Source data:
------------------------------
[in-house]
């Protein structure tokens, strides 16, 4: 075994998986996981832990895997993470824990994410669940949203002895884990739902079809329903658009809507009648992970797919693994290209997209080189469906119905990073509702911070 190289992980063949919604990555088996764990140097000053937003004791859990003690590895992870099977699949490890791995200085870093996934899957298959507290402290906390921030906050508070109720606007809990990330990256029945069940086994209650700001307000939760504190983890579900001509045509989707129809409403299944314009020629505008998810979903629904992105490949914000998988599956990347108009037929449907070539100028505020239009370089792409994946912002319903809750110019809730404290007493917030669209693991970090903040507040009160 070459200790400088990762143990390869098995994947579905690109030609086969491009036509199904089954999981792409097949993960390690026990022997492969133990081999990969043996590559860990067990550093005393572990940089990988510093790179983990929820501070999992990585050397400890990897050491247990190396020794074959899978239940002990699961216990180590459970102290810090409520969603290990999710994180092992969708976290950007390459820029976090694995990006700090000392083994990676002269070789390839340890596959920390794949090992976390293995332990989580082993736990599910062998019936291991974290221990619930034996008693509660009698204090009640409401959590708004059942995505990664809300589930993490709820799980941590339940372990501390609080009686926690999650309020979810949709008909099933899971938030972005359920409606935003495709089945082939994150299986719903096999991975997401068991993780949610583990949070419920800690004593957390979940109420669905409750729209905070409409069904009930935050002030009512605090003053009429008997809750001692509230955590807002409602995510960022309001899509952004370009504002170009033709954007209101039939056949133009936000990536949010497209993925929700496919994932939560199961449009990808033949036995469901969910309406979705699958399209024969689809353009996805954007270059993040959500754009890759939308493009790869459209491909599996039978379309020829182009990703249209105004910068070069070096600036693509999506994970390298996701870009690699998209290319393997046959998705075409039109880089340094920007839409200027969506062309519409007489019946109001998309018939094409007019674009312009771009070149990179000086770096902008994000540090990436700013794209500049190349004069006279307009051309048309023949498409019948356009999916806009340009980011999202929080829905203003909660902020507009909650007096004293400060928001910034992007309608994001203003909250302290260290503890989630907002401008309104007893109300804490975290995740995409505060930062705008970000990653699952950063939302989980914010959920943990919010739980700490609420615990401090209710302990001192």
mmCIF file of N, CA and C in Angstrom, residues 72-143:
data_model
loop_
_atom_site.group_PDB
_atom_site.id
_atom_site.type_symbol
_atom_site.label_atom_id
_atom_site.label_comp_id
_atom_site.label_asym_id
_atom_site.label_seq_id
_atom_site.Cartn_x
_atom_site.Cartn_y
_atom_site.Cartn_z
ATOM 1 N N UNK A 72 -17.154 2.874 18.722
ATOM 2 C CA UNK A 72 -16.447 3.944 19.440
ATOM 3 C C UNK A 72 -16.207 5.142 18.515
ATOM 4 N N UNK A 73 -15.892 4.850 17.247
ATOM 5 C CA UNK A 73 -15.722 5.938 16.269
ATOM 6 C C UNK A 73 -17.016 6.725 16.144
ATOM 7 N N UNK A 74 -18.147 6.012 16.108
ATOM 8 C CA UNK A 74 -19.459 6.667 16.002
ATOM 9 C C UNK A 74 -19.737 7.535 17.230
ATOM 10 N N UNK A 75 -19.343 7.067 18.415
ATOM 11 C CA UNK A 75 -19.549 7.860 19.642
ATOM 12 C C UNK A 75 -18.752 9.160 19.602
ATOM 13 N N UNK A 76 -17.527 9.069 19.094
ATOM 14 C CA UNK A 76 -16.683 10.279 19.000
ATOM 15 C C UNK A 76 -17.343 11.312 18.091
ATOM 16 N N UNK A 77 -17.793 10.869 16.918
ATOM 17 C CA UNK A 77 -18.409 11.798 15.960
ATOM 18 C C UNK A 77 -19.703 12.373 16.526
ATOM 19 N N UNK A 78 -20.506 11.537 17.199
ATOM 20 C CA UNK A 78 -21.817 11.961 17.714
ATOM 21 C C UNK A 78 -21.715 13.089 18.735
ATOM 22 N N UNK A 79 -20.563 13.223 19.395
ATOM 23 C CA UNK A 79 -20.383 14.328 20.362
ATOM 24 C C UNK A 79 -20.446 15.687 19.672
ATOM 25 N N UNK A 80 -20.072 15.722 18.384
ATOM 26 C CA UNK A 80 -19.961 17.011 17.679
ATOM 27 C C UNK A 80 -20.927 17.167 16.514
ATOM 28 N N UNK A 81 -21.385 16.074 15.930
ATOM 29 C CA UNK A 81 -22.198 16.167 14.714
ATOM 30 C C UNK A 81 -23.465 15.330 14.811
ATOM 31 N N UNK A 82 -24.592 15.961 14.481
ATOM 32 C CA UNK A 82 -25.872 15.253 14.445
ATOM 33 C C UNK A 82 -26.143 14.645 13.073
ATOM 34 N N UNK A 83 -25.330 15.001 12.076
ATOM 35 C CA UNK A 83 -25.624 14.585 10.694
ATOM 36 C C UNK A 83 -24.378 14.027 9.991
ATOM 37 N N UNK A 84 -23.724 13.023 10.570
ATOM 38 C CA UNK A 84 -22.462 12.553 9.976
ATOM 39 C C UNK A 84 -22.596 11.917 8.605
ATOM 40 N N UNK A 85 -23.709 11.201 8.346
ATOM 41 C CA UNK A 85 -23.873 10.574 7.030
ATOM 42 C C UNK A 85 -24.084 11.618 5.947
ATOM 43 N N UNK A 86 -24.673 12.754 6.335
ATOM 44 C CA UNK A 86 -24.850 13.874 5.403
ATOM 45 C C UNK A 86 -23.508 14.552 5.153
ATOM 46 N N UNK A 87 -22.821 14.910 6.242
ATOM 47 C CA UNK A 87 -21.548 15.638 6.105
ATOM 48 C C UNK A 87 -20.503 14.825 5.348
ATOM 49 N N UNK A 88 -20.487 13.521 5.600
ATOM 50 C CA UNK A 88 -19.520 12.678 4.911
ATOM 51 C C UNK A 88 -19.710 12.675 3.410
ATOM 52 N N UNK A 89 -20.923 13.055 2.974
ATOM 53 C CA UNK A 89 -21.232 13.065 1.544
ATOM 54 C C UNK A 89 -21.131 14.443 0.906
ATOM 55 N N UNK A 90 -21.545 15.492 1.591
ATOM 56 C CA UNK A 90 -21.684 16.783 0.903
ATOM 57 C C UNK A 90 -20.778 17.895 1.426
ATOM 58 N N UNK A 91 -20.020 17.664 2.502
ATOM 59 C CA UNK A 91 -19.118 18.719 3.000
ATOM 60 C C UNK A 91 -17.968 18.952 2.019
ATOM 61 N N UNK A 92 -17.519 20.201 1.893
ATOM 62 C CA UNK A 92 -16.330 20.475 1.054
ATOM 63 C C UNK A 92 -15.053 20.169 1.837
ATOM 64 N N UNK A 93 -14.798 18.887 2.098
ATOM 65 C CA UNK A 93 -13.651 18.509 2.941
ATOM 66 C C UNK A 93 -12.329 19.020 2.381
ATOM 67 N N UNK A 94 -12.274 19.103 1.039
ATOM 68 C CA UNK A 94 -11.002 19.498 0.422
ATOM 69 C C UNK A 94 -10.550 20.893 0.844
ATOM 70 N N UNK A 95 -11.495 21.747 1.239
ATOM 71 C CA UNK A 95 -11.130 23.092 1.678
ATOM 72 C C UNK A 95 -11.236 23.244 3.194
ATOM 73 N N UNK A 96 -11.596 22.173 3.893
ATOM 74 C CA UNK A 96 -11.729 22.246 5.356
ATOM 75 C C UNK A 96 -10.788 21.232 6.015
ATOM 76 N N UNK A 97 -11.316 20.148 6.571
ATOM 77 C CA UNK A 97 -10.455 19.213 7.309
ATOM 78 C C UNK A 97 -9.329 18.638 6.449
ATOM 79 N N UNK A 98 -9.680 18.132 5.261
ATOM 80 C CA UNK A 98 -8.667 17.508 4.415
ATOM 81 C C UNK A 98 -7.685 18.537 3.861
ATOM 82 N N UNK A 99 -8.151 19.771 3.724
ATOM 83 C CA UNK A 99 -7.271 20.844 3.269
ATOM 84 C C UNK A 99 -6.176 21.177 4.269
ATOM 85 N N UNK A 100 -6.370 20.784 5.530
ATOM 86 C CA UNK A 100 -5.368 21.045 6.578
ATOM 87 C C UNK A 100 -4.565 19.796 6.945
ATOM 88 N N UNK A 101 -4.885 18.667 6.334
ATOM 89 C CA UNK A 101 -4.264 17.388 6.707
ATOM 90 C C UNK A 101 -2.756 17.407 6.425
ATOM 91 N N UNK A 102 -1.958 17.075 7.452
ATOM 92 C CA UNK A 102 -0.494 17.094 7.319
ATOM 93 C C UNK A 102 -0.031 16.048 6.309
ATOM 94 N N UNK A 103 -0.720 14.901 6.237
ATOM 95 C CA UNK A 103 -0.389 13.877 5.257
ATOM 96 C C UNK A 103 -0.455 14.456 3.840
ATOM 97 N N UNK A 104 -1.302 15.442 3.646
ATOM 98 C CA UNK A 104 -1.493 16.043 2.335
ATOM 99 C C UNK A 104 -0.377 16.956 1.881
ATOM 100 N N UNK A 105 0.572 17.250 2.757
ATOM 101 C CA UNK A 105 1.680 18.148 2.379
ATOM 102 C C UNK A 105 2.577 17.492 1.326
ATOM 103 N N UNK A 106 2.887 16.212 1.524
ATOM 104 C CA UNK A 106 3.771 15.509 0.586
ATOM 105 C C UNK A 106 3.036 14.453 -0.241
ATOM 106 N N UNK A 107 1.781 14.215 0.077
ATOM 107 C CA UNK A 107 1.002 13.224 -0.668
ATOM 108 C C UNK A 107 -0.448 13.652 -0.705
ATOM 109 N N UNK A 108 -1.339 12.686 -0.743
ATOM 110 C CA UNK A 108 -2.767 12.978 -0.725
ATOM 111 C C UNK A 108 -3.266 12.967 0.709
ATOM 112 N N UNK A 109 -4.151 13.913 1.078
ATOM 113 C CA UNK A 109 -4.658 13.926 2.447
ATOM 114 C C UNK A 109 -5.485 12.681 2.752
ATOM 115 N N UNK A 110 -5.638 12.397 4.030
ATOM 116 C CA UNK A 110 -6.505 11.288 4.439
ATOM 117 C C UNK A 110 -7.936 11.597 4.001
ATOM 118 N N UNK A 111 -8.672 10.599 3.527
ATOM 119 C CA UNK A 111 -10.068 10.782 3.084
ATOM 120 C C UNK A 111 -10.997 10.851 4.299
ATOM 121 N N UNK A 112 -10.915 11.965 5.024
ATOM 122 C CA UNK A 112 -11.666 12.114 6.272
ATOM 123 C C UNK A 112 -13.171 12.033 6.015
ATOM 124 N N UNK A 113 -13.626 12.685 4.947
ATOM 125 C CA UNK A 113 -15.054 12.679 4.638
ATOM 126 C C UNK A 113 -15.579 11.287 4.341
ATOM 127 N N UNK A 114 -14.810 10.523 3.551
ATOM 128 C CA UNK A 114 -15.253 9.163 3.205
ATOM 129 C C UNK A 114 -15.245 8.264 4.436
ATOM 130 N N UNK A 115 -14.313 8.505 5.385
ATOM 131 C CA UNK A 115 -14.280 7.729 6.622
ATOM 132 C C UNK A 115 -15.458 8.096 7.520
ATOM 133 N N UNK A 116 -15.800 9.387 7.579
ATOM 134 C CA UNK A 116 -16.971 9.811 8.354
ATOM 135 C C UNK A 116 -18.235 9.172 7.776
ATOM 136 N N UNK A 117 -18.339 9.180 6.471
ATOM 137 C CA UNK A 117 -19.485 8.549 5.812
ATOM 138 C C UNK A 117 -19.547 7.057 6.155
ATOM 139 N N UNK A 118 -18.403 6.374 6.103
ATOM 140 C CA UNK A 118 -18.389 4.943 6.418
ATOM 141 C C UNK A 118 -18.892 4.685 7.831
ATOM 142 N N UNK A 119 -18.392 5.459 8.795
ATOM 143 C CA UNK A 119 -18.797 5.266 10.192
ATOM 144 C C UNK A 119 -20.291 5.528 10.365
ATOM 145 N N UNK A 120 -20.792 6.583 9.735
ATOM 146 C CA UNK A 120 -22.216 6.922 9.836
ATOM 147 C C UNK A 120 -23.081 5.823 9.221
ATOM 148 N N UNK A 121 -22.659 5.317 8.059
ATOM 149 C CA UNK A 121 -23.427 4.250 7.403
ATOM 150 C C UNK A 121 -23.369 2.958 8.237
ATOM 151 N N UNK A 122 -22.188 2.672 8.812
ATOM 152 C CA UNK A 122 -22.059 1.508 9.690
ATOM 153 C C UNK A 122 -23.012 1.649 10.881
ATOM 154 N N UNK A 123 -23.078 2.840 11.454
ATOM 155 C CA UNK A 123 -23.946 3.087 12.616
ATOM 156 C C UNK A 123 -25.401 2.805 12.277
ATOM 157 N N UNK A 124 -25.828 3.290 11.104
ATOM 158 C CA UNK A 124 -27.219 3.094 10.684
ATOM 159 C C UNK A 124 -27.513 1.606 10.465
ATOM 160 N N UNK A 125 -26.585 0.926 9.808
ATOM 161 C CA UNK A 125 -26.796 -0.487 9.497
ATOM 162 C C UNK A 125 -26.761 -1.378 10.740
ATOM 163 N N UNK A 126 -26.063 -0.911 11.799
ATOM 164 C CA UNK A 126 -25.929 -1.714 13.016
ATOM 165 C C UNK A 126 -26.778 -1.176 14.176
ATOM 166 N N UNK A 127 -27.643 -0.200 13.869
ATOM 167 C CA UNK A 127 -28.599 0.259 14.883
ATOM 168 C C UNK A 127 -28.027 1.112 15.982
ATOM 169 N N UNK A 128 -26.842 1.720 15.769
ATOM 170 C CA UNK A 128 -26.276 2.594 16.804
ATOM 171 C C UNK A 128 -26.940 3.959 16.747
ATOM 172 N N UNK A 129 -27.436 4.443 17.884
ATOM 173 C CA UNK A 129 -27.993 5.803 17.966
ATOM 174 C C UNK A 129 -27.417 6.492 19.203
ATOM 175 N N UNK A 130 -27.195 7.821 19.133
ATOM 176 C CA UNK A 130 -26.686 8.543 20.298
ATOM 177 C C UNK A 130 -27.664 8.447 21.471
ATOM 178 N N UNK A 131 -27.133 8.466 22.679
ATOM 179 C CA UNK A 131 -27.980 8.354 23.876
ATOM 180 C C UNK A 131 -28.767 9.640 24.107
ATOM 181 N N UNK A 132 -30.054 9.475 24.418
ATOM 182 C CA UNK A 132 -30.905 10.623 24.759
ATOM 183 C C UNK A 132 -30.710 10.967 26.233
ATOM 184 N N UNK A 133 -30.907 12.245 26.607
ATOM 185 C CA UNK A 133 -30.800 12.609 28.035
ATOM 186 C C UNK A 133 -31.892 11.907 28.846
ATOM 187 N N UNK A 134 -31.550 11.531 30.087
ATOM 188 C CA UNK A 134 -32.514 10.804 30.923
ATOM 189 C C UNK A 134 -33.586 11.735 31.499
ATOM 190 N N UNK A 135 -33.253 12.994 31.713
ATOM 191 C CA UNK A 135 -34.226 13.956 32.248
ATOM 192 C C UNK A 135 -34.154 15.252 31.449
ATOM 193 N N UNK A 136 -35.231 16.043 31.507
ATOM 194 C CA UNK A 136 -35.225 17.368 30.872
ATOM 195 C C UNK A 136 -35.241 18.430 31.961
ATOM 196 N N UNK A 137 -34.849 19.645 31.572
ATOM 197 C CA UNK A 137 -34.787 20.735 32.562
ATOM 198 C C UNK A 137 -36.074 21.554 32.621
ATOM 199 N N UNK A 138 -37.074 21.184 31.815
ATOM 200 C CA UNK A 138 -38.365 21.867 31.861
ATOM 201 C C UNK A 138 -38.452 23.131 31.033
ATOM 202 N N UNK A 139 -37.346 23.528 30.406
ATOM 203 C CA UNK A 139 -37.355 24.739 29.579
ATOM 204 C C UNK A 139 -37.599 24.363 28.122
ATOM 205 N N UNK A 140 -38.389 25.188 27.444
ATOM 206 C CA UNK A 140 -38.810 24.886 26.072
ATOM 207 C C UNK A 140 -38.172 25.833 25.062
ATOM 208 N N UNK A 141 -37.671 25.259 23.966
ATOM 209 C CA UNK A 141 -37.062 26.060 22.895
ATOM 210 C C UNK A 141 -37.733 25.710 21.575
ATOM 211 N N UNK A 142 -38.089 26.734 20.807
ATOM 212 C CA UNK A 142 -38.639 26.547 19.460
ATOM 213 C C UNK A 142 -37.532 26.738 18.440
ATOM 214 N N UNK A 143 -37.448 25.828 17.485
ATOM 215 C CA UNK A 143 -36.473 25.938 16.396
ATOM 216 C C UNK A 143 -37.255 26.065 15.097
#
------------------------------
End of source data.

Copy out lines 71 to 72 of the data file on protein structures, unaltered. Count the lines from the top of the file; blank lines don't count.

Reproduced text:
ATOM 56 C CA UNK A 90 -21.684 16.783 0.903
ATOM 57 C C UNK A 90 -20.778 17.895 1.426